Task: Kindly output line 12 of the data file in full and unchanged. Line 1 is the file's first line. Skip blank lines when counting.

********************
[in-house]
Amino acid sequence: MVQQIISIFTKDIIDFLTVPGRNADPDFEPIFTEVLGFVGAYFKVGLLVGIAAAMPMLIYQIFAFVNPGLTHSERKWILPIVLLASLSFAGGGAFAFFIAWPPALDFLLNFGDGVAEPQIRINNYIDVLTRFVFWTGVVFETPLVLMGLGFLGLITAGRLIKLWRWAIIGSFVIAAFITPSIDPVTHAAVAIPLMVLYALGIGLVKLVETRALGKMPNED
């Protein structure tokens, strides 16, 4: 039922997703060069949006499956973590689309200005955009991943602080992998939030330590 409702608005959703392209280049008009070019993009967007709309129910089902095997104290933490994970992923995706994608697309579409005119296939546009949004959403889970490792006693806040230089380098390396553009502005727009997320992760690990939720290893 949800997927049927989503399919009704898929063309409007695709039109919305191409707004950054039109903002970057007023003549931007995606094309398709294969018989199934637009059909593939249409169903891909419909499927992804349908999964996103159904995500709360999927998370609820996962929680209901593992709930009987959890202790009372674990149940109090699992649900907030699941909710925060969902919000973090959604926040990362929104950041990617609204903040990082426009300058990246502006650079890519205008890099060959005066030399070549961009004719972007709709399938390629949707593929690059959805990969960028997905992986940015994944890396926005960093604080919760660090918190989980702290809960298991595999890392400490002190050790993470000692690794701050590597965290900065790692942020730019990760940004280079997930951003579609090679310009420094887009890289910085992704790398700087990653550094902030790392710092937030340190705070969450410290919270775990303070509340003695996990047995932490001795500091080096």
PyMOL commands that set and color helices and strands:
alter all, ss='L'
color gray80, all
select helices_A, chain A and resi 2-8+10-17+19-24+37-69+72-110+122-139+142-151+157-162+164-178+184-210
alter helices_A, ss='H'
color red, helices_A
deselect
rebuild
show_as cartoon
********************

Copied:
show_as cartoon